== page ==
The portraits, photographed as part of the Stand Up To Cancer campaign, showcase a range of women, many of whom overcame low self-esteem and negative body image to stand before the lens.
Some of the women are living with cancer now, some of them have been given the all-clear, while others are living with incurable cancer - but they all agree on one thing: they’re no longer letting the disease take control of their confidence.
York-based photographer Ami Barwell, 39, who shot the project, said: “I wanted to shoot this project to raise awareness and show the defiance of women who remain equally as beautiful without breasts.
“The photographs show that, despite what they’ve been through, these women are empowered. They are strong, happy and sexy.”
SUBSCRIBE AND FOLLOW LIFESTYLE
The photo series has been released to mark the beginning of Breast Cancer Awareness Month, starting 1 October. It features the likes of Gillian Trim, 55, from London (pictured below) who was diagnosed with breast cancer in 2015 and has had a double mastectomy.
Gillian Trim, 55, London
“I want to show those women who are going through their cancer journey that it is doable, not easy, but with time and acceptance you can get through it. We are still sexy and beautiful. It’s also something I had wanted to have done, a picture to celebrate my journey and have a reminder as to how strong I proved myself to be.”
Joanna Reynolds, 46, Newcastle upon Tyne
“Some women I know both personally and professionally have struggled with their body image following breast cancer surgery and treatment. I wanted to show that women can still celebrate their bodies after cancer.”
Caroline Harper, 59, Norfolk
“I want other women to know that having reconstruction is not the only option and I love the freedom of being flat.”
Mel Johnston, 46, Merseyside
Mel was diagnosed in 2014 with breast cancer that had spread to her lymph nodes. She had treatment including chemotherapy and surgery, but last year, doctors discovered the cancer had spread to both lungs. It is now incurable.
She said: “I’m so proud to be part of this project. Stand Up To Cancer is all about sticking two fingers up at cancer and I think Ami’s captured that beautifully.
“I wanted to be involved partly because, when it comes to new experiences, the word ‘no’ is no longer in my vocabulary. Since having cancer I want to embrace every opportunity that comes my way and really live life to the max. But I also want to demystify mastectomy scars. I’m still a woman and I wanted to show that breasts do not define my sexuality or gender. I’m still me despite having a part of my body missing.”
Clare, 48, North Lincolnshire
“I wanted to get involved to help raise awareness of breast cancer and to show that choosing to live flat is a positive choice.”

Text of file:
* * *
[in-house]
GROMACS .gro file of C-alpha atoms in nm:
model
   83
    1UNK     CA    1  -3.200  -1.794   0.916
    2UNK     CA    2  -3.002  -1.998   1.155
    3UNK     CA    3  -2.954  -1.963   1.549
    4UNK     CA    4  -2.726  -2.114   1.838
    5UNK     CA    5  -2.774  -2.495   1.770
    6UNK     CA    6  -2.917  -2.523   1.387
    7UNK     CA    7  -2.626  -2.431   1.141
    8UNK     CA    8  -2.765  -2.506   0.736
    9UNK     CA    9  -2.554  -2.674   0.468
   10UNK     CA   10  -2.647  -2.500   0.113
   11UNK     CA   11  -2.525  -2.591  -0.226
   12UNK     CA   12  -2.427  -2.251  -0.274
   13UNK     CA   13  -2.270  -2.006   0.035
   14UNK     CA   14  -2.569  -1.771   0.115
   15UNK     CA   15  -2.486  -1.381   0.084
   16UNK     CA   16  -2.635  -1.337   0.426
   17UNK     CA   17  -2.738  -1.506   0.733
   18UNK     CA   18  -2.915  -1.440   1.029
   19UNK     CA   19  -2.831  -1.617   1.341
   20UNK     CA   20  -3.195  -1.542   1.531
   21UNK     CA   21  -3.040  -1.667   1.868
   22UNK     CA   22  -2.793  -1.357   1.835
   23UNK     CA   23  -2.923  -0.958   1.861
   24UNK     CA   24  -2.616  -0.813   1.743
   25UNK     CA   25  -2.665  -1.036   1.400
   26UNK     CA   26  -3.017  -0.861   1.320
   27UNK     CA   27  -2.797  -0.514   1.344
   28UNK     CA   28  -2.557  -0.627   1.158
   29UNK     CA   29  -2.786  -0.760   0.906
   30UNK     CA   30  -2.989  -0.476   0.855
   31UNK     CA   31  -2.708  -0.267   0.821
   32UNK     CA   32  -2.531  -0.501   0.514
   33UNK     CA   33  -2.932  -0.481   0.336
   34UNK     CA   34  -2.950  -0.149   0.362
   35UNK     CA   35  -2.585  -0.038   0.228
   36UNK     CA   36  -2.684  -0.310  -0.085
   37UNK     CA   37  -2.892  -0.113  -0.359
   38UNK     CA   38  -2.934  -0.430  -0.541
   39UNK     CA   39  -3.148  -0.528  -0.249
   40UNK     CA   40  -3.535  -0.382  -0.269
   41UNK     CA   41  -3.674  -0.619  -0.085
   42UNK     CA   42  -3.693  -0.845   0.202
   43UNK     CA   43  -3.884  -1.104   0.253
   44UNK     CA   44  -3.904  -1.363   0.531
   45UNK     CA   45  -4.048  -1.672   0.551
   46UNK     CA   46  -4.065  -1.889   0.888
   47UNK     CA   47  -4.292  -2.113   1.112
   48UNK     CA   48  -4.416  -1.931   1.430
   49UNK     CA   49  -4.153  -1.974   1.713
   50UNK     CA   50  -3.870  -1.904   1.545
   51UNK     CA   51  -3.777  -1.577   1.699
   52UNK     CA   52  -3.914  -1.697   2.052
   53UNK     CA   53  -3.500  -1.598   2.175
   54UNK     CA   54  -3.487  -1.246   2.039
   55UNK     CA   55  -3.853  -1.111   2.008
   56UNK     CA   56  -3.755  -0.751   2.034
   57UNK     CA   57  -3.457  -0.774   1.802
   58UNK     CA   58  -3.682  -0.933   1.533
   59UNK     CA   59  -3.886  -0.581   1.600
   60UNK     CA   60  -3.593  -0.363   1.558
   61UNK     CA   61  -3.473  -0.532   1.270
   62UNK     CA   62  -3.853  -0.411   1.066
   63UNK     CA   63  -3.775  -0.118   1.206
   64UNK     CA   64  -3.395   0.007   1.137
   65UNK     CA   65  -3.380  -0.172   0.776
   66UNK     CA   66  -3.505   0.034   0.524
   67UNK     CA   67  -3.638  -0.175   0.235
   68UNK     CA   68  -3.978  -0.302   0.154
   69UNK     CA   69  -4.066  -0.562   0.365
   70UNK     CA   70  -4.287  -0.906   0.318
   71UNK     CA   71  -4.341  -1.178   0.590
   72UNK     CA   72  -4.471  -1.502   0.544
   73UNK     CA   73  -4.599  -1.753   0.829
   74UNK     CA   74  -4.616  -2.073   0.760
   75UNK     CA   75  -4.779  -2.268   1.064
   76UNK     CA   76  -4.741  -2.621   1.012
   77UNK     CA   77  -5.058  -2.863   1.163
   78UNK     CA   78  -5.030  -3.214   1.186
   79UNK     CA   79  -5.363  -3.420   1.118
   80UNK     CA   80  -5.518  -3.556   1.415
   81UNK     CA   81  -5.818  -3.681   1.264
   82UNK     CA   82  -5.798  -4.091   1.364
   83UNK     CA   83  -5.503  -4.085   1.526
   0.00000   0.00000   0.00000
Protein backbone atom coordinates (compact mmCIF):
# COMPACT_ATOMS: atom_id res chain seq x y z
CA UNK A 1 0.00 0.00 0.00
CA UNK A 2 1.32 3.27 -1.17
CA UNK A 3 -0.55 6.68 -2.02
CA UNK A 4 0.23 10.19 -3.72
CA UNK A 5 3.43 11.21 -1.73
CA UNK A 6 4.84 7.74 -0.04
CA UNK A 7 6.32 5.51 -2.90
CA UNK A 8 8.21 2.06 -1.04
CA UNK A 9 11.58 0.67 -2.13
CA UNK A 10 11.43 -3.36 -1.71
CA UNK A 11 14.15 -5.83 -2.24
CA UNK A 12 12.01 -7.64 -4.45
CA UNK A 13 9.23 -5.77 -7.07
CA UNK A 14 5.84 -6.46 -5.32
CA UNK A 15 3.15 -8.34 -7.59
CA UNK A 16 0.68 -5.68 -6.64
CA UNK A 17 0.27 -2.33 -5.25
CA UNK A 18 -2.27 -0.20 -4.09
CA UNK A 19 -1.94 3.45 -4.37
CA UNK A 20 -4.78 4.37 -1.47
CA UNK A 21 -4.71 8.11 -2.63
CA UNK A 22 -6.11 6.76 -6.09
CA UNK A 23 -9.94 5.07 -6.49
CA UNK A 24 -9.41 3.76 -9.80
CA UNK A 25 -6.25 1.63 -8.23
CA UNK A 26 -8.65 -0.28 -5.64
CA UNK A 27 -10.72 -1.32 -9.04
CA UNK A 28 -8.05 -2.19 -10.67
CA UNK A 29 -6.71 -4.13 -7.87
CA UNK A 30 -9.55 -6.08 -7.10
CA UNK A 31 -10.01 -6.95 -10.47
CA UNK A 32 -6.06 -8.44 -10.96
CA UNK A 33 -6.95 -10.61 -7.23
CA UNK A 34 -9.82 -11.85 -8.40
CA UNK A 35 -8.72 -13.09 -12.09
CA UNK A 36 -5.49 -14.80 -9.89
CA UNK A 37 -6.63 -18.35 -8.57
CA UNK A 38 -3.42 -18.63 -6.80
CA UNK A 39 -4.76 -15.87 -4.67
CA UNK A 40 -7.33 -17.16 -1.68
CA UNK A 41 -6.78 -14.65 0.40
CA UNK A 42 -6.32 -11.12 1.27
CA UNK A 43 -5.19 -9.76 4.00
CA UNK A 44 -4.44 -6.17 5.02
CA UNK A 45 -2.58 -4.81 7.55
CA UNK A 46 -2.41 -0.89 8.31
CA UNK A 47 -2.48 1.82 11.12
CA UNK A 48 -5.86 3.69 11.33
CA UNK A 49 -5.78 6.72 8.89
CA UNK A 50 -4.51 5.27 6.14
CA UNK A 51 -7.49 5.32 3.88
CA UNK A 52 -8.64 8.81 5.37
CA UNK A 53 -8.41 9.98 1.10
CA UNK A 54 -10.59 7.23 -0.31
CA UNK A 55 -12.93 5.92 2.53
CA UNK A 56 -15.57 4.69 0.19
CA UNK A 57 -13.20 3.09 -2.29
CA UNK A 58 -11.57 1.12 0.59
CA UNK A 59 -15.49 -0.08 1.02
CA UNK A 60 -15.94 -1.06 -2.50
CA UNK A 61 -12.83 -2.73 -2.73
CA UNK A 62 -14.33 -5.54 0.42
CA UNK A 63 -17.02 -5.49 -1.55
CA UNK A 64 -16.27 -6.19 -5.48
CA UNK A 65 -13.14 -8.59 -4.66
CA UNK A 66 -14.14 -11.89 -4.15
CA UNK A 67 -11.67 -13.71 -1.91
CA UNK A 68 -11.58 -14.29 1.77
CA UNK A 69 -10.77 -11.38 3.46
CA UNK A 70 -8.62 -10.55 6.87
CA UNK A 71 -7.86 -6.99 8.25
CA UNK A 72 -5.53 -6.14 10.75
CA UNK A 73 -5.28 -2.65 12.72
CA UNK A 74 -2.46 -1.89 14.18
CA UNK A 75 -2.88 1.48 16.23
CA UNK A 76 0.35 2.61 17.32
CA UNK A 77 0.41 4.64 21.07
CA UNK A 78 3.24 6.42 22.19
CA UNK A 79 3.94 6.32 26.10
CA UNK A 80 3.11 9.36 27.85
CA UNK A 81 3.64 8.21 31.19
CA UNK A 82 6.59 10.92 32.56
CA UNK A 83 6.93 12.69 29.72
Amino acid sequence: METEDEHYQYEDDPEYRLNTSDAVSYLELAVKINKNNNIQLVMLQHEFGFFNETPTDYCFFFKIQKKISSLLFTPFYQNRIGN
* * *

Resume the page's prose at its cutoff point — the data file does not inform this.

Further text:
Lucy Verinder, 44, Wakefield
“This project shows women that the world doesn’t end because you have to have a breast removed (or both) - that life can go on.”
Debbie Barron, 46, York
“I never wore my prosthetics as they never felt right to me. I was on holiday with my family when I saw the photos for the first time. It was profoundly emotional. I’d been very worried that I wouldn’t like the images - I rarely like photos of myself. On the contrary, I loved Ami’s photos. For the first time since treatment, I felt feminine and attractive. Before I saw the images, I had been struggling to put on my swimming costume. However, the images gave me the boost I needed to see myself in a more positive light. Much to the delight of the children, I was able to go swimming with them for the rest of the holiday.”
Fiona O’Donnell, 44, Northampton
“I feel so proud of the pictures. If I manage to save just one life having taken part, then I’ve achieved something.”
Sharon Brunt, 46, Bath
“I think we all want to feel useful and, whilst going through cancer was horrific for me and those closest to me, it feels so good when you’re given the opportunity to do something positive with that experience.”
Deborah Williams, 53, Worcestershire
“By sharing my photos publicly I hope that awareness of breast cancer is raised and that no matter what scarring there is, we’re still beautiful women. I felt empowered and thought to myself, ‘this is not something to be afraid or ashamed of but something to celebrate!’”
Stand Up To Cancer’s campaign will be fundraising throughout October. So far, it has funded research trials into developing drugs to stop cancer cells ‘shape-shifting’ and spreading, using a simple blood test to uncover individual cancer’s weaknesses and target treatments, testing a new type of drug to see if it can stop breast cancer from coming back, and using Artificial Intelligence to analyse how advanced a cancer is.
Rachel Carr, head of Stand Up To Cancer, said: “We’re honoured to share this incredible project showing truly inspirational women. And we’re grateful to all of them for being part of it. Ami’s powerful images perfectly capture their strength and defiance.
“We’ve made amazing progress against cancer over the past few decades, but we know that one in two people in the UK will receive a cancer diagnosis in their lifetime, so we can’t afford to slow down.
“We hope these images will inspire the nation to join the rebellion and help fund our ground-breaking research so that we can help save more lives, faster.”
If you or someone close to you has been affected by cancer and you’ve got questions, you can call Cancer Research UK’s nurses for free on 0808 800 4040, open Monday to Friday, 9am to 5pm.